Topanga Canyon Blvd. to Be Closed for Days Due to Mudslide as Storm Moves Through SoCal

Rain and snow fell in Southern California Thursday morning, making for difficult driving conditions and prompting a mudslide that has forced the dayslong closure of Topanga Canyon Boulevard east of Malibu.

A mudslide closed a portion of Topanga Canyon Boulevard on March 15, 2018. (Credit: Al Seib / Los Angeles Times)

A mudslide closed a portion of Topanga Canyon Boulevard on March 15, 2018. (Credit: Al Seib / Los Angeles Times)

The storm, which arrived Wednesday night, is the latest in a series of weather systems slated to bring rain to the region through next week.

About one-third to three-quarters of an inch of rain had already fallen on most areas south of Point Conception by Thursday morning, according to the National Weather Service. Some foothill areas saw amounts near one-inch. Snow levels dropped as low as 4,500 feet with several mountain locations receiving a couple inches of snow.

Showers are expected to taper off by late Thursday morning, the Weather Service stated.

In Topanga, South Topanga Canyon Boulevard had to be shut down in both directions from Pacific Coast Highway to Grand View Drive due to a mud and rock slide that occurred about 2 a.m. at mile marker 1.5.

One vehicle got stuck in the mud but there were  no injuries, Caltrans said.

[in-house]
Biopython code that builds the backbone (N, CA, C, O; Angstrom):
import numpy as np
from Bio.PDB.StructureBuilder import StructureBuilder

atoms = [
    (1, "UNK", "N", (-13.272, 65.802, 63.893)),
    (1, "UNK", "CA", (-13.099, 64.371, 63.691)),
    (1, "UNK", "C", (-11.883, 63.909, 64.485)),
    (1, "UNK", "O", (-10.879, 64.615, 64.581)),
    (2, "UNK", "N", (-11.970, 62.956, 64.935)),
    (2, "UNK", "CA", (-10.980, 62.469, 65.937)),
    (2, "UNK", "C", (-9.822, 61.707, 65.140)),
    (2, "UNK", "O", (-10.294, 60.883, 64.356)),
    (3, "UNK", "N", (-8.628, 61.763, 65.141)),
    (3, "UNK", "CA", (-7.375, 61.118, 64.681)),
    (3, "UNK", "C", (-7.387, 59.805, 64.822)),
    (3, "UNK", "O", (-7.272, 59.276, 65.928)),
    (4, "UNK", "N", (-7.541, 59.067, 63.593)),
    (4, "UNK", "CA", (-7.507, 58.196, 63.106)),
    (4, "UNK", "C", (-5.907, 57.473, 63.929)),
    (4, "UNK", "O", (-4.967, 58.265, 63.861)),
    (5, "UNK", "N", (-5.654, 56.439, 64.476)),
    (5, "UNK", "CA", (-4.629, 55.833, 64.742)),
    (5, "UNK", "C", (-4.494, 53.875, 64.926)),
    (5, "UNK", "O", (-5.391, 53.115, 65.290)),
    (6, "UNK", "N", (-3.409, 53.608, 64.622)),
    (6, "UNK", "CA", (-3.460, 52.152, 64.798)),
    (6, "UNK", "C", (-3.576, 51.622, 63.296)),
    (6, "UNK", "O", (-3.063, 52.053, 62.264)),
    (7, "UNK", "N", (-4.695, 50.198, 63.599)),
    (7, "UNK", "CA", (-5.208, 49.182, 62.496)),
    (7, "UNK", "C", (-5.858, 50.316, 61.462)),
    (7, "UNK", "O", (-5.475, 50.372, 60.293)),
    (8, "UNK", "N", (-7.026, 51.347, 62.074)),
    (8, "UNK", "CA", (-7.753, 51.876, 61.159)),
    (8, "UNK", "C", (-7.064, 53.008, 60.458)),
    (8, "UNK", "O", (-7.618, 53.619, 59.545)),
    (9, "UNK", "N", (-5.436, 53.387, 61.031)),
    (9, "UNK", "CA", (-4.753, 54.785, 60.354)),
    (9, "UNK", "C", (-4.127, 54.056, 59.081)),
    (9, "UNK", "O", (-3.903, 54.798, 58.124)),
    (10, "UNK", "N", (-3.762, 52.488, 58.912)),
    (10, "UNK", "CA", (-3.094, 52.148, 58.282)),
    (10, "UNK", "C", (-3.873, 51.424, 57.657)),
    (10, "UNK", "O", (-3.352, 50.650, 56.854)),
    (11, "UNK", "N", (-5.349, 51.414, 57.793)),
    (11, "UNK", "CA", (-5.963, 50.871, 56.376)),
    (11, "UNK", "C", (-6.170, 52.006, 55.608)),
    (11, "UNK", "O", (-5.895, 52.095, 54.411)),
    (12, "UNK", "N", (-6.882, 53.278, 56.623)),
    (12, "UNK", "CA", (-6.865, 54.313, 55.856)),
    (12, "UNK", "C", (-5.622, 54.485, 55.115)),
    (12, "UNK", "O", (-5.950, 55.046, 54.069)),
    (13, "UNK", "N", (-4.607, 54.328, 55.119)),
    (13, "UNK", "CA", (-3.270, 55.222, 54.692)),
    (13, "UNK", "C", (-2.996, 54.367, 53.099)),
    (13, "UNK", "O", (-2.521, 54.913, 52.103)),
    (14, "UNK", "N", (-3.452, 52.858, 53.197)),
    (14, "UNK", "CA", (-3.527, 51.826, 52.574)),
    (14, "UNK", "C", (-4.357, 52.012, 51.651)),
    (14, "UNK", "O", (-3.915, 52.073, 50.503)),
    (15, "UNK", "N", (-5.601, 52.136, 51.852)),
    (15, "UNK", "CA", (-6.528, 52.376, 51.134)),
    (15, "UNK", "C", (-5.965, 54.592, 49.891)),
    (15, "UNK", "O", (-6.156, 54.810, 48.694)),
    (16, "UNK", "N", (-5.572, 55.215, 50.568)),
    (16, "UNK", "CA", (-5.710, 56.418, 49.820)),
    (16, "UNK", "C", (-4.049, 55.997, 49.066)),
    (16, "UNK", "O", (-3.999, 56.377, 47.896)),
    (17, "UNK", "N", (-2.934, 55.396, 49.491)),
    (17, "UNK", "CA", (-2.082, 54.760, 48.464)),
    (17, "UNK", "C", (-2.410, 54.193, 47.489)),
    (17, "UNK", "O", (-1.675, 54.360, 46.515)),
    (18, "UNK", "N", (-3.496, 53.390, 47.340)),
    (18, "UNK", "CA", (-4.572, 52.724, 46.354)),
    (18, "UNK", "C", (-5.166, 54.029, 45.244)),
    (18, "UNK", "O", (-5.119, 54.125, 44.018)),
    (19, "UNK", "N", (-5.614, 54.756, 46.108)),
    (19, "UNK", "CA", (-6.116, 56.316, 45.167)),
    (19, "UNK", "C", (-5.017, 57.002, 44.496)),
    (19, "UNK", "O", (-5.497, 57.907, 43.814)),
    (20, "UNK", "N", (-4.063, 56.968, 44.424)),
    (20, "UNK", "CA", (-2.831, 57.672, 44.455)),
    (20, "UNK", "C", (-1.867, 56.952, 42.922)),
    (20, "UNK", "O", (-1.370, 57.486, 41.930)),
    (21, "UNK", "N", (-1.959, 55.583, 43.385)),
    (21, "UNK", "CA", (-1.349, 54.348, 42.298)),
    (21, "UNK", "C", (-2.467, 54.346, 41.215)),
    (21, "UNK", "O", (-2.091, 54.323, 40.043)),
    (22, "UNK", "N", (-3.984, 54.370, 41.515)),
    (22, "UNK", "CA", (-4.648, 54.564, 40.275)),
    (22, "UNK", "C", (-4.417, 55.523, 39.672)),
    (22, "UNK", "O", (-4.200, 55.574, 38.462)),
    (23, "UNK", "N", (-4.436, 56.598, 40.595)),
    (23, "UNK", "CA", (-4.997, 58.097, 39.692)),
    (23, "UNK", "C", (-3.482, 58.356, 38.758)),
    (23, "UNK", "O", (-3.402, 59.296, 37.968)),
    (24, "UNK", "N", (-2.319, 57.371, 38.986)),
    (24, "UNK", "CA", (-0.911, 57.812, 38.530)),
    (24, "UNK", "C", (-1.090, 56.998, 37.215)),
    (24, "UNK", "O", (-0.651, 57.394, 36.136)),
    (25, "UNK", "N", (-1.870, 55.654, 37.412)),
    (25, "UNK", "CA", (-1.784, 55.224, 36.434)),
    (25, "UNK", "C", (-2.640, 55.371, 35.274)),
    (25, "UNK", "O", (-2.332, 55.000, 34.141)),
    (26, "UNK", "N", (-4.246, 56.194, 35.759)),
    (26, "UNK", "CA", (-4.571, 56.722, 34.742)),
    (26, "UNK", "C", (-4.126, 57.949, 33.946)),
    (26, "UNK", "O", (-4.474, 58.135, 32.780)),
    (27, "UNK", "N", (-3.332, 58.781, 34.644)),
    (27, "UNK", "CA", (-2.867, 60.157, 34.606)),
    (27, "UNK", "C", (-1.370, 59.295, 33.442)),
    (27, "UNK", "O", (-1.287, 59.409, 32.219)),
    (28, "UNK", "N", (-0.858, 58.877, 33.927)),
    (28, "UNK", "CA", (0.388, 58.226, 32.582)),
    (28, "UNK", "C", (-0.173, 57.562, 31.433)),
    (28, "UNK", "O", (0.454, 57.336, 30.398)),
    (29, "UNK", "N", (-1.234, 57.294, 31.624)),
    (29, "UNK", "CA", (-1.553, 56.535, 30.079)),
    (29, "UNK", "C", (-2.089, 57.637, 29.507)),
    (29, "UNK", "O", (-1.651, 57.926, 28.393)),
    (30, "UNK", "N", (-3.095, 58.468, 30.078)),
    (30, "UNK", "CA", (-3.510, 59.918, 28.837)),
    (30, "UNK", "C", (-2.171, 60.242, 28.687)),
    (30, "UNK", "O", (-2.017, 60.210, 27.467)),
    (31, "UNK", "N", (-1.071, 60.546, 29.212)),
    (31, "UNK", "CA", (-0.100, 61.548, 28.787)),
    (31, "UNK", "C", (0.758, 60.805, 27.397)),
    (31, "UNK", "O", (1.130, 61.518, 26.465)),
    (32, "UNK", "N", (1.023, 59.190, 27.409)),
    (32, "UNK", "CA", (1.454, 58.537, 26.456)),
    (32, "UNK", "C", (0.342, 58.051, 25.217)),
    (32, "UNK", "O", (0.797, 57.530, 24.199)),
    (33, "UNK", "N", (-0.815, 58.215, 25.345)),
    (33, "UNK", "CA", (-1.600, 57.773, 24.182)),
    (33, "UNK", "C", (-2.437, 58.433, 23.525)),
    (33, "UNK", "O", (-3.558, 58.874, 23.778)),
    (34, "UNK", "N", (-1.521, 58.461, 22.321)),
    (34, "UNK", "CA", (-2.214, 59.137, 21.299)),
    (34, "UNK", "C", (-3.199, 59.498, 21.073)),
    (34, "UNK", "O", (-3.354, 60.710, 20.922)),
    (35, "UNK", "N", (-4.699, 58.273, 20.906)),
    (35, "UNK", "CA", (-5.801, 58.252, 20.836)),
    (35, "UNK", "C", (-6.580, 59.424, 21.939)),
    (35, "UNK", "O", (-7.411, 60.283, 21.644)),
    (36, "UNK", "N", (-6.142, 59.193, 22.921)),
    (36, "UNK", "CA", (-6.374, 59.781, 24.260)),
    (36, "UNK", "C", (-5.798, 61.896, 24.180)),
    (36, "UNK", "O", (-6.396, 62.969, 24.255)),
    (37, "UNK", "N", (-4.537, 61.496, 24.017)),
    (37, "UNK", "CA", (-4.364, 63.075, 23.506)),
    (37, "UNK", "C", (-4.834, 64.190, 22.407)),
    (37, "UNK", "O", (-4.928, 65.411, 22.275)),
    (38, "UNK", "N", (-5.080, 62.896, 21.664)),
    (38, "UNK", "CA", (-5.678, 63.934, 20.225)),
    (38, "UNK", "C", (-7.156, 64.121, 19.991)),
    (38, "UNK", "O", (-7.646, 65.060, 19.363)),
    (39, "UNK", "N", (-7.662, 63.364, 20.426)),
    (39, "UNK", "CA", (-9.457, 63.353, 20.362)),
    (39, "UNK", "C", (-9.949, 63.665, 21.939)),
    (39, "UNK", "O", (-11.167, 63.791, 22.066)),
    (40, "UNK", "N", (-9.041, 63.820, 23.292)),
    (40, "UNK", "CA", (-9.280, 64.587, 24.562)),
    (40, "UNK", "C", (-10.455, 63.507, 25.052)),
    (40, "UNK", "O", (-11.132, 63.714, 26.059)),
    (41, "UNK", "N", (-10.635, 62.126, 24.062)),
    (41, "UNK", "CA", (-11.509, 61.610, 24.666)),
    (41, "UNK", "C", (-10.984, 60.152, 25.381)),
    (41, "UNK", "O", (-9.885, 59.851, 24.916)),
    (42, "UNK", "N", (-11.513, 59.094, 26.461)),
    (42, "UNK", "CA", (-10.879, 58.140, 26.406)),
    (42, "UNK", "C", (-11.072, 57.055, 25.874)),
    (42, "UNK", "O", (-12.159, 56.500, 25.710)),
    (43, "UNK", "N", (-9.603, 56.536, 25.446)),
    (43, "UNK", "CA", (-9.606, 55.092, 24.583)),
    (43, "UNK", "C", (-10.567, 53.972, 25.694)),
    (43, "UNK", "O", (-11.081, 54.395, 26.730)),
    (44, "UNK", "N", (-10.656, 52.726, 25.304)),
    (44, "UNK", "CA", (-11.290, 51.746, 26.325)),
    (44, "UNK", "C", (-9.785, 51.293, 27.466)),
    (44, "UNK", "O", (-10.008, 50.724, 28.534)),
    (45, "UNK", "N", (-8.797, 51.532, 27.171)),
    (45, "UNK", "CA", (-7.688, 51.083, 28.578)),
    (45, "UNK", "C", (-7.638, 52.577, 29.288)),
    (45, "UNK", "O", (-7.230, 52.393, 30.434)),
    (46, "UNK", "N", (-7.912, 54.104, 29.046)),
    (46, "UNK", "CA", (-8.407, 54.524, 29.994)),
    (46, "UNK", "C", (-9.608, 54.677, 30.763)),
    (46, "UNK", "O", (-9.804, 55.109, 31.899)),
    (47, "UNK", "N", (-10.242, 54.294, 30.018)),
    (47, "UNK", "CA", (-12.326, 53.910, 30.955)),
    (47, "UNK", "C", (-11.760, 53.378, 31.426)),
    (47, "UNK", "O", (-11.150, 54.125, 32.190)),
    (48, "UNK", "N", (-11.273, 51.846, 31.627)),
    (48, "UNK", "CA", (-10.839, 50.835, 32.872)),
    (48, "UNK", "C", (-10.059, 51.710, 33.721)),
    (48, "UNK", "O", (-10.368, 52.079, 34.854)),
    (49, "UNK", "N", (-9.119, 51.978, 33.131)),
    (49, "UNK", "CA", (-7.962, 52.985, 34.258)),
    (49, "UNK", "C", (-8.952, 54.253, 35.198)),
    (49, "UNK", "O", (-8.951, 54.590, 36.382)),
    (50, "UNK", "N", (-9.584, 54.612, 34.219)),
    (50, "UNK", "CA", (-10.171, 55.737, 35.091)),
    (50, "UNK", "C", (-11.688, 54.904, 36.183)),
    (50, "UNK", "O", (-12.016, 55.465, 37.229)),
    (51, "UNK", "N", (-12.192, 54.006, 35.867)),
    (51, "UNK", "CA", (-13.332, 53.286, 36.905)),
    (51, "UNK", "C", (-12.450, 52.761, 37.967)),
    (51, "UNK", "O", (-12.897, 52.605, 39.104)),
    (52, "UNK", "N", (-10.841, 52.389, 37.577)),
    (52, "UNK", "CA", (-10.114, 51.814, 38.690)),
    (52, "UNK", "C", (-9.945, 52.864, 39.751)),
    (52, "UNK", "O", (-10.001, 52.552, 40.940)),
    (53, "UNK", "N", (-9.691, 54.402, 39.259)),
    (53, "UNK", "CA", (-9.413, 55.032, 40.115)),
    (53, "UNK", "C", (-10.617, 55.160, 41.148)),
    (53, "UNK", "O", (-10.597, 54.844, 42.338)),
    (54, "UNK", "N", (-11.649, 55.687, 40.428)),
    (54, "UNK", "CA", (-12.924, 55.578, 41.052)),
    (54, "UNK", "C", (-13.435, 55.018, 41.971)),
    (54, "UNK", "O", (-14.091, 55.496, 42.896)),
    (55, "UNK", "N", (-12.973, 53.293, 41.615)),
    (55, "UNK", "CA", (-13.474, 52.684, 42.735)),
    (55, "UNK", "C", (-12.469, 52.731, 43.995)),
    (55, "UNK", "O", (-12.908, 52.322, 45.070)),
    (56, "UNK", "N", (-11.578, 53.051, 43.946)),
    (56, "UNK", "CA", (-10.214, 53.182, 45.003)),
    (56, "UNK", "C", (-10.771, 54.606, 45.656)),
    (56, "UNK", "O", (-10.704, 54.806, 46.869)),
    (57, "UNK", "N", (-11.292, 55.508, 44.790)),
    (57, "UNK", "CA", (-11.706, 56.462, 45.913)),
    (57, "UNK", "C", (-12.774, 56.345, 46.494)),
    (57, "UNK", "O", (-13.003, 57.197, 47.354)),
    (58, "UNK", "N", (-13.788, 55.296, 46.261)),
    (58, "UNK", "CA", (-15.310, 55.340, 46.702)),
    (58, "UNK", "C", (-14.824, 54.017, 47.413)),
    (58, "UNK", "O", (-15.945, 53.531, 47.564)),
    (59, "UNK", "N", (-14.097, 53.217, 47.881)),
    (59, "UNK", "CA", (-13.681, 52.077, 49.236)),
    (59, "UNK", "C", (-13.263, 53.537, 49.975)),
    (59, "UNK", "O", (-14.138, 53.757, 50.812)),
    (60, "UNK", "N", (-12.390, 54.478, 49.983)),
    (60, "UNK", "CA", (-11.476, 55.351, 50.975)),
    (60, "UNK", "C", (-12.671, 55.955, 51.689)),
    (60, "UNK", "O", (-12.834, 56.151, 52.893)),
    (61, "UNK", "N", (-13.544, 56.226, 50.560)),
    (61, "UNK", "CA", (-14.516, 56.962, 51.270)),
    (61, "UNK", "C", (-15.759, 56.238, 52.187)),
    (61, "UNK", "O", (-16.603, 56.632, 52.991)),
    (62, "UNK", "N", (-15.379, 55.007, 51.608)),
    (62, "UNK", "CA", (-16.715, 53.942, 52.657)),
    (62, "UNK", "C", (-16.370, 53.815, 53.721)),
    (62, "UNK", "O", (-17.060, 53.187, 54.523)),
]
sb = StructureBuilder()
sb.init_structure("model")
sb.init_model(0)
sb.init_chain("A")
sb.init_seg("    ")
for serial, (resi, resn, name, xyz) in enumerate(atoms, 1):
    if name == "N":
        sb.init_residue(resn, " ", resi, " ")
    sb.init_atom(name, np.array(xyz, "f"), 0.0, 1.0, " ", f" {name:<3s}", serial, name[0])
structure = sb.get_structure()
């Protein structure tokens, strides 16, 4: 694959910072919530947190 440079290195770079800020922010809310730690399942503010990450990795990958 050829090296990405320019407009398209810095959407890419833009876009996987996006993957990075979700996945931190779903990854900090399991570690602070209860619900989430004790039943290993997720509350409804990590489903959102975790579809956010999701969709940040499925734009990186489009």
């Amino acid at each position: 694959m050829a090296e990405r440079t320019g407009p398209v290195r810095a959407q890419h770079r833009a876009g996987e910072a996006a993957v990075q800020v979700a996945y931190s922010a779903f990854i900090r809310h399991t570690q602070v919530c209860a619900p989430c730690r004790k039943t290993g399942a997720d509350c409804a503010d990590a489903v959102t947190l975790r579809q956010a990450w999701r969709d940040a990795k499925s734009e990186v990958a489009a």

It's the third slide along the winding roadway through the Santa Monica Mountains since a fire burned in the area in January, the agency said.

"After the ground became saturated in a former burn area, large rocks, mud, debris, and ash slid down the slope and over the gully and roadway shoulder," Caltrans said in a news release. "A drainage pipe at that location became clogged with mud and debris and the overflow spilled onto the roadway."

The debris came down near a slide that occurred the previous week – an incident that prompted the installation of K-rail and fencing to catch future slides. Thursday's slide fell just outside the K-rail, in three spots along a 1,000-foot span, Caltrans said.

With more rain expected over the weekend, the stretch of roadway – nearly 4 miles long – will be closed until at least Sunday night, Caltrans said. No homes or businesses are on the stretch, which Caltrans referred to as a "rural area."

Caltrans advised use of PCH, the 101 and 405 freeways, and State Route 23 as alternate routes.

A second storm expected to arrive Friday is likely to bring only light to moderate showers. But a third storm is slated to arrive next Tuesday and bring a chance of moderate to heavy showers.

This storm has officials concerned about the possibility of significant debris and mud flows in the recent burn areas.